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ELT 501: Sociological & Psychological bases of Language Acquisition


  1. 1. EthnographyPresented by:Ms. Joy M. AvelinoMA Ed-ELT
  2. 2. Varieties of Talk •Marshall (1961) •Basso (1972) •Fox (1974) •Reisman (1974) •Frake (1964)
  3. 3. The Ethnography of Speaking
  4. 4. According to Hymes (1974)• An ethnography of a communicative event is a description of all the factors that are relevant in understanding how that particular communicative event achieves its objectives.
  5. 5. Ethnomethodology
  6. 6. - Ethnography is alternately botha research methodology anda way of writing up research. (1)- the study of single groupthrough direct contact with theirculture.
  7. 7. Speech is used in differentways among differentgroups of people. Eachgroup has its own norms oflinguistic behavior.
  8. 8. Marshall (1961)• Marshall has indicated how the !Kung have certain customs which help them either to avoid or reduce friction and hostility within bands and between bands.
  9. 9. • According to Marshall, speech among the !Kung helps to maintain peaceful social relationships by allowing people to keep in touch with one another about how they are thinking and feeling.
  10. 10. Basso (1972)• The Western Apache of East-Central Arizona choose to be silent when there is a strong possibility that such uncertainty exists.
  11. 11. • They are silent on ‘meeting strangers’ whether these are fellow Western Apache or complete outsiders; and strangers, too, are expected to be silent.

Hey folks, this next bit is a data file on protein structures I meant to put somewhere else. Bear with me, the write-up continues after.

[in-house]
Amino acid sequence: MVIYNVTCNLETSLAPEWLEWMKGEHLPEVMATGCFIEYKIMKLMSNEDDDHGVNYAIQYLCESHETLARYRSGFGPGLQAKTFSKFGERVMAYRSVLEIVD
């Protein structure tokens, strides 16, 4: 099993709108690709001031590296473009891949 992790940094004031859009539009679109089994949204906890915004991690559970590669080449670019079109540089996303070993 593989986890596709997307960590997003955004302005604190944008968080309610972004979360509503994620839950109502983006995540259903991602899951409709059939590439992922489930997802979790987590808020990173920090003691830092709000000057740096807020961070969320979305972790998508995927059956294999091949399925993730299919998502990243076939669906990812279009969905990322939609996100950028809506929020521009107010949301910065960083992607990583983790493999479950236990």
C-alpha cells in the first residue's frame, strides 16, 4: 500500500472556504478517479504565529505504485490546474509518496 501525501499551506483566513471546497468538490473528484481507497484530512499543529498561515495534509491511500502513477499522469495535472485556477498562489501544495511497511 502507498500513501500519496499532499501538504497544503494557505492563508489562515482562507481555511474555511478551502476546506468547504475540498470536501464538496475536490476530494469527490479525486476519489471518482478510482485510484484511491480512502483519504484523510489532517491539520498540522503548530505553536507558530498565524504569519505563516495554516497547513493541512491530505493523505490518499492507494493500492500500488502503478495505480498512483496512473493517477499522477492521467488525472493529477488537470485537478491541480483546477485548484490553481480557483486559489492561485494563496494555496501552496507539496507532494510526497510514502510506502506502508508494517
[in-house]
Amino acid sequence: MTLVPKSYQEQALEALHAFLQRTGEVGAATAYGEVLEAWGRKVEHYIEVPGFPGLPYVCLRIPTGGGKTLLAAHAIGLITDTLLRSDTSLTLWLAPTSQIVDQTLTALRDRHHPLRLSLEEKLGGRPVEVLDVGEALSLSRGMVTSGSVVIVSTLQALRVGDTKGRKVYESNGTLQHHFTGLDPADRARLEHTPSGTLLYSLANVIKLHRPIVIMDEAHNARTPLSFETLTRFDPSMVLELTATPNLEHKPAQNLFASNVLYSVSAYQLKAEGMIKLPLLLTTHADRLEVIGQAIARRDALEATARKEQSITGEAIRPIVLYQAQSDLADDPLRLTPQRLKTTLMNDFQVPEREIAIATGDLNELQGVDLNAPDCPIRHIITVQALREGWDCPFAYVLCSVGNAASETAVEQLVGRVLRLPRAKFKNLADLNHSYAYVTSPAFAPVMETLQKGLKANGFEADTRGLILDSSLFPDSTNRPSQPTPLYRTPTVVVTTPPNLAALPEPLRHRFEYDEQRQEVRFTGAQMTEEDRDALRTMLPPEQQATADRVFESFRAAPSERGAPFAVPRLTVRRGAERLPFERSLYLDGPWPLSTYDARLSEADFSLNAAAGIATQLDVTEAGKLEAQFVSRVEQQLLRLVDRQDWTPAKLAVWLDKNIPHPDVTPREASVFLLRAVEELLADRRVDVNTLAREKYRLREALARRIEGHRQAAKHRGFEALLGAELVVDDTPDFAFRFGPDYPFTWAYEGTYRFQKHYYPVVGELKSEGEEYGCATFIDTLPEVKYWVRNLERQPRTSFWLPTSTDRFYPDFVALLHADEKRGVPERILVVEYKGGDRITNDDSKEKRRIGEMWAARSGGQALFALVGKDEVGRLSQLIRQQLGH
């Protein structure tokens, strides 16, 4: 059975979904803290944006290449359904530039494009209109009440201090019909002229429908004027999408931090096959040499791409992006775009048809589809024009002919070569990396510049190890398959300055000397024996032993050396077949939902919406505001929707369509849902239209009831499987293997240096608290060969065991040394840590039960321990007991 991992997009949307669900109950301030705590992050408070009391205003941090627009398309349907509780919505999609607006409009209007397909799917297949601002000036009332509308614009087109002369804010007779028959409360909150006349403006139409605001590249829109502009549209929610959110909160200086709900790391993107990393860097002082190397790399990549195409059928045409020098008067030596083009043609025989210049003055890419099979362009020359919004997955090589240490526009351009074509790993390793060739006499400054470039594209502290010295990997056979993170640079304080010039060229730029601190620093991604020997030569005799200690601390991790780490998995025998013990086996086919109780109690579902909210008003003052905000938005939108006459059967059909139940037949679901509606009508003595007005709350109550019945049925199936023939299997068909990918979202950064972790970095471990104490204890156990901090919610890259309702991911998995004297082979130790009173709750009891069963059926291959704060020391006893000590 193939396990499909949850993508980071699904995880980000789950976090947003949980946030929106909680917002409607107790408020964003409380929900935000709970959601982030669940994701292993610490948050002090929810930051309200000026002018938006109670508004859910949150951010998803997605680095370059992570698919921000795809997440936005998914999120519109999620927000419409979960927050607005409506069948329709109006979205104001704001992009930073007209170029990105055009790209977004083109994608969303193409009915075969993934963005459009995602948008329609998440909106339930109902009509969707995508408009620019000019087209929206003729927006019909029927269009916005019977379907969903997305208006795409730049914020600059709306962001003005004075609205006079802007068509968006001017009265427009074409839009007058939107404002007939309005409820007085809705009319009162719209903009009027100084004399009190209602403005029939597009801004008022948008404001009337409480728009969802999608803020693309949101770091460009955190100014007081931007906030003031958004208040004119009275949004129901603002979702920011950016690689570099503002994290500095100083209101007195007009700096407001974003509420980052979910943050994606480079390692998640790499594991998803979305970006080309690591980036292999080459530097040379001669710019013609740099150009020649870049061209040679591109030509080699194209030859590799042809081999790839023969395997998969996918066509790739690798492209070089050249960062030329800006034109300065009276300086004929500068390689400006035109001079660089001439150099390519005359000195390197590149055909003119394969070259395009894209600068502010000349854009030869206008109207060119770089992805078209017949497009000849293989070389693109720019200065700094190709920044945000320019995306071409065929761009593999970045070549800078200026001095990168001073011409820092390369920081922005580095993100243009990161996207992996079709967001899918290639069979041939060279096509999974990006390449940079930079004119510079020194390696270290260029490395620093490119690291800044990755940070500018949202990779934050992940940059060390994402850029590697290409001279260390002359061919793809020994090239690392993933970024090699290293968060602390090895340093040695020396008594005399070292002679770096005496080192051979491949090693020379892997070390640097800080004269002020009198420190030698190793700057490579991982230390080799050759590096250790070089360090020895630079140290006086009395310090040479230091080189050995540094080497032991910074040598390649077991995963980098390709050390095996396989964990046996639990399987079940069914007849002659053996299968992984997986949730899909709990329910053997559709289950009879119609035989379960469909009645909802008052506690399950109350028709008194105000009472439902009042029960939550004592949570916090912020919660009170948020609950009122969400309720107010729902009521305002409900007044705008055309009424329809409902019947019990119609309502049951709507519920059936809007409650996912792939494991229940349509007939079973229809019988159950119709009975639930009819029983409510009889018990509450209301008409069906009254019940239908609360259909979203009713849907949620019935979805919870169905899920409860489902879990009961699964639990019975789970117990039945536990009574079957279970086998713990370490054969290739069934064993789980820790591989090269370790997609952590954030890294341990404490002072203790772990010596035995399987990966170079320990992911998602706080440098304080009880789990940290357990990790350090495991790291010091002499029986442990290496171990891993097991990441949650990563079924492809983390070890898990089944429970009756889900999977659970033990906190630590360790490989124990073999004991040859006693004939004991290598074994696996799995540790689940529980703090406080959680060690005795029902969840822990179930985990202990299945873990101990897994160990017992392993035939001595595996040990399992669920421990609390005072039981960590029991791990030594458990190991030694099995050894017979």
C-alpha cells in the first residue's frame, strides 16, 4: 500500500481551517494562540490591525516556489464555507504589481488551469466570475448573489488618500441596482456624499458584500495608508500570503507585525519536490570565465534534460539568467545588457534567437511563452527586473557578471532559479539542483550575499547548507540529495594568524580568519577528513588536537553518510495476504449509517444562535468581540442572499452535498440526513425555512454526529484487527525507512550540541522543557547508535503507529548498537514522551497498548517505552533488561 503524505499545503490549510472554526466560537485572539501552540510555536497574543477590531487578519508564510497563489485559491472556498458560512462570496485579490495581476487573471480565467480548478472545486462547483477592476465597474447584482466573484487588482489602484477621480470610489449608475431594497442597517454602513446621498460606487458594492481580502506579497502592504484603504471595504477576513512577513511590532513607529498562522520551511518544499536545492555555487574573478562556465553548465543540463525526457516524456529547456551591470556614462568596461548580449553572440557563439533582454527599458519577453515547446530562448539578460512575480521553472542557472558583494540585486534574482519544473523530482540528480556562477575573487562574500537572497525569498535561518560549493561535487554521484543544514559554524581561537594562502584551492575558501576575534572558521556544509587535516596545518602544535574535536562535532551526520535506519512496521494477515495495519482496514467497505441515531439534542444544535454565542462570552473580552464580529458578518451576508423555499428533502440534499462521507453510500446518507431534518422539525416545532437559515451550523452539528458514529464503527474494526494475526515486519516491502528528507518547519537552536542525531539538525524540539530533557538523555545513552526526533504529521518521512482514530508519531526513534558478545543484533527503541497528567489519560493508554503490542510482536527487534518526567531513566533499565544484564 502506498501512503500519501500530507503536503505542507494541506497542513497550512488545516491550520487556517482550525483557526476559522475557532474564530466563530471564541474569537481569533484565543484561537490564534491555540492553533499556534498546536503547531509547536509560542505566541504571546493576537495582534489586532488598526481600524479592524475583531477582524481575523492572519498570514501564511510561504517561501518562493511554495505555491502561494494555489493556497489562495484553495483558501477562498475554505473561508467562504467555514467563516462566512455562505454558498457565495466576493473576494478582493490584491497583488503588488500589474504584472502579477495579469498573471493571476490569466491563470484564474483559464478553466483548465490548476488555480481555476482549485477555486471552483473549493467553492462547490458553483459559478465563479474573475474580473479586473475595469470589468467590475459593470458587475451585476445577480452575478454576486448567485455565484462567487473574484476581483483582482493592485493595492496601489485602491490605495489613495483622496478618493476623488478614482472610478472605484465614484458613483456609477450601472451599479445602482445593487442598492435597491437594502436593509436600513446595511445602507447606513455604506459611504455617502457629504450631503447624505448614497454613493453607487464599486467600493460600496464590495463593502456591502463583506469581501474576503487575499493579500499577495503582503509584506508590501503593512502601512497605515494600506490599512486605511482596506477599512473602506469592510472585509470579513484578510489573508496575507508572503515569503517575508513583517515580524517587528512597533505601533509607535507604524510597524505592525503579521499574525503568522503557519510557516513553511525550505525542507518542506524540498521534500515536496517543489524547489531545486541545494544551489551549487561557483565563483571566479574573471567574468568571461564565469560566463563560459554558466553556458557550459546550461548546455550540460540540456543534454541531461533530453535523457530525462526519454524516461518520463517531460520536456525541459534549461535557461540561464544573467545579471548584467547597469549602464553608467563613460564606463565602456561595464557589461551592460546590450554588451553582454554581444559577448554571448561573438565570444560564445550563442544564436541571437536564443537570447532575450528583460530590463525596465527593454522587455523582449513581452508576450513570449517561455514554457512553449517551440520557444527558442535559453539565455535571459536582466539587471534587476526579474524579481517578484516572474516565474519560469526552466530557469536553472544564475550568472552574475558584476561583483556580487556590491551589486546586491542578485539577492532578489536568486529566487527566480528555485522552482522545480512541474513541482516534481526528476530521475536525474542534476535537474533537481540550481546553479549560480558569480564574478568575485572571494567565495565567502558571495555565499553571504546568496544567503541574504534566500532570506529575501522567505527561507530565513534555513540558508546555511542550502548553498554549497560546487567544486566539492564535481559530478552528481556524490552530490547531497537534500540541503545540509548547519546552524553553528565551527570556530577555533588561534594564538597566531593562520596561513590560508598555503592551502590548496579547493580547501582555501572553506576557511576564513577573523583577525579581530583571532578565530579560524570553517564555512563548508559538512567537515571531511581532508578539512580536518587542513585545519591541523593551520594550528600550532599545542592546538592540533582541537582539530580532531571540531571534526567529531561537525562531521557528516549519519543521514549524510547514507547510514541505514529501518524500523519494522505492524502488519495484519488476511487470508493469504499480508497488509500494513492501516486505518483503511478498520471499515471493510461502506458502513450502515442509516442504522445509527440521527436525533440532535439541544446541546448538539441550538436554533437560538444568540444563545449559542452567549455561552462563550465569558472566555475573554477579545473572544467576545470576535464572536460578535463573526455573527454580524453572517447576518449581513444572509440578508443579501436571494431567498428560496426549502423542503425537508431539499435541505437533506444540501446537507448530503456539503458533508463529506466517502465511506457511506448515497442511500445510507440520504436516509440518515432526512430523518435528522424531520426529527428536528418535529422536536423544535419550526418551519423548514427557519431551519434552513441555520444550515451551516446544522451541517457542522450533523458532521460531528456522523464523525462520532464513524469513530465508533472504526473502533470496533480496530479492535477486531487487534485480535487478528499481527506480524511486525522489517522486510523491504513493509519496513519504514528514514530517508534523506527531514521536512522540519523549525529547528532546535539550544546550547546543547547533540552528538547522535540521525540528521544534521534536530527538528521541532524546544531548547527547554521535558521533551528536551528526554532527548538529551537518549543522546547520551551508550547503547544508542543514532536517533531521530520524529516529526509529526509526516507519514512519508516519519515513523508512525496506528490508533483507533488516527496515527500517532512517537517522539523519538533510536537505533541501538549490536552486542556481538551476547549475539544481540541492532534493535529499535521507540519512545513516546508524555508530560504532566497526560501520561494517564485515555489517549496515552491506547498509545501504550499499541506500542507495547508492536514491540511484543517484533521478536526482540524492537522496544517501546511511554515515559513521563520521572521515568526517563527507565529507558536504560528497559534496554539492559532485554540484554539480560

12. 12. Fox (1974)• Fox (1974) has described how the Roti consider talk one of the great pleasures of life - not just idle chatter, but disputing, arguing, showing off various verbal skills, and, in general, indulging in verbal activity.
  13. 13. • Silence is interpreted as a sign of some kind of distress, possibly confusion or dejection. So social encounters are talk-filled.
  14. 14. Reisman (1974)• In Antigua, people speak because they must assert themselves through language. They do not consider as interruptions behavior that we would consider being either interruptive or even disruptive.
  15. 15. • Reisman says that in Antigua ‘ to enter a conversation one must assert one’s presence rather than participate in something formalized as an exchange.
  16. 16. Frake (1964)• Subanun of the Philippines, who employ certain kinds of speech in drinking encounters. Such encounters are very important for gaining prestige for resolving disputes.
  17. 17. • Frake (1964) has described how to talk, what he calls ‘drinking talk’, proceeds in such encounters, from the initial invitation to partake of drink, to the selection of proper topics for discussion as drinking proceeds competitively, and finally to displays of verbal art that accompany heavy, ‘successful’ drinking.
  18. 18. (S) Setting and Scene EXAMPLESetting refers to the time and The living room in theplace. (the concrete physical grandparents home might becircumstances in which speech a setting for a family story.takes place).Scene refers to the abstract The family story may be toldpsychological setting, or the at a reunion celebrating thecultural definition of the occasion. grandparents anniversary. At times, the family would be festive and playful; at other times, serious and commemorative.